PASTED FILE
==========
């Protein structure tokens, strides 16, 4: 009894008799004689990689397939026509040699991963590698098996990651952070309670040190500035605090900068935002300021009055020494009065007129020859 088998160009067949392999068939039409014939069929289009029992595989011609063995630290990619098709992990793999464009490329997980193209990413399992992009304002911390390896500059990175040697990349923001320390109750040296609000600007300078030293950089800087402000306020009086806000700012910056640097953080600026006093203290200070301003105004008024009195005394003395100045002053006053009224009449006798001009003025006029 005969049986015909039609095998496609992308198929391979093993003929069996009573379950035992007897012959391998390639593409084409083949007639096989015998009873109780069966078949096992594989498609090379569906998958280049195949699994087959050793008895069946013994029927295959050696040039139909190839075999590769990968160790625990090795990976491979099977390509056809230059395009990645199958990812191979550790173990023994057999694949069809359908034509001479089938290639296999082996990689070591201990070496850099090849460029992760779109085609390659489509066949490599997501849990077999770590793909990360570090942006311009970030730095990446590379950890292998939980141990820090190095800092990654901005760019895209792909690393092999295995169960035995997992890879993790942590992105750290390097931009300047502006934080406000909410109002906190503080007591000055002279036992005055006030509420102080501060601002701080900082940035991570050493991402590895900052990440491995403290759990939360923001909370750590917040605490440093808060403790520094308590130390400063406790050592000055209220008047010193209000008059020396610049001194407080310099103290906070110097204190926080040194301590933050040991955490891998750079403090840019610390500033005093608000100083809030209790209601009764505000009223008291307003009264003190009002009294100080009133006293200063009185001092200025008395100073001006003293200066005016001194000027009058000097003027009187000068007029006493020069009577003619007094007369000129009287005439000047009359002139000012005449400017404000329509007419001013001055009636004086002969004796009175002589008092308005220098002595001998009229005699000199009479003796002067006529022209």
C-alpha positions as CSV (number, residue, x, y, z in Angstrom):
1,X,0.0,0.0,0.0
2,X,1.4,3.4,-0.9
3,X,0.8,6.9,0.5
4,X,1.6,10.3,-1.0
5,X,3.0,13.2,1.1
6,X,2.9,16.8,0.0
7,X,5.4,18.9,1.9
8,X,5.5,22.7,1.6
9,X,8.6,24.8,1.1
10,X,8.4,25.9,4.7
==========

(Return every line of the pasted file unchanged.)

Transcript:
């Protein structure tokens, strides 16, 4: 009894008799004689990689397939026509040699991963590698098996990651952070309670040190500035605090900068935002300021009055020494009065007129020859 088998160009067949392999068939039409014939069929289009029992595989011609063995630290990619098709992990793999464009490329997980193209990413399992992009304002911390390896500059990175040697990349923001320390109750040296609000600007300078030293950089800087402000306020009086806000700012910056640097953080600026006093203290200070301003105004008024009195005394003395100045002053006053009224009449006798001009003025006029 005969049986015909039609095998496609992308198929391979093993003929069996009573379950035992007897012959391998390639593409084409083949007639096989015998009873109780069966078949096992594989498609090379569906998958280049195949699994087959050793008895069946013994029927295959050696040039139909190839075999590769990968160790625990090795990976491979099977390509056809230059395009990645199958990812191979550790173990023994057999694949069809359908034509001479089938290639296999082996990689070591201990070496850099090849460029992760779109085609390659489509066949490599997501849990077999770590793909990360570090942006311009970030730095990446590379950890292998939980141990820090190095800092990654901005760019895209792909690393092999295995169960035995997992890879993790942590992105750290390097931009300047502006934080406000909410109002906190503080007591000055002279036992005055006030509420102080501060601002701080900082940035991570050493991402590895900052990440491995403290759990939360923001909370750590917040605490440093808060403790520094308590130390400063406790050592000055209220008047010193209000008059020396610049001194407080310099103290906070110097204190926080040194301590933050040991955490891998750079403090840019610390500033005093608000100083809030209790209601009764505000009223008291307003009264003190009002009294100080009133006293200063009185001092200025008395100073001006003293200066005016001194000027009058000097003027009187000068007029006493020069009577003619007094007369000129009287005439000047009359002139000012005449400017404000329509007419001013001055009636004086002969004796009175002589008092308005220098002595001998009229005699000199009479003796002067006529022209």
C-alpha positions as CSV (number, residue, x, y, z in Angstrom):
1,X,0.0,0.0,0.0
2,X,1.4,3.4,-0.9
3,X,0.8,6.9,0.5
4,X,1.6,10.3,-1.0
5,X,3.0,13.2,1.1
6,X,2.9,16.8,0.0
7,X,5.4,18.9,1.9
8,X,5.5,22.7,1.6
9,X,8.6,24.8,1.1
10,X,8.4,25.9,4.7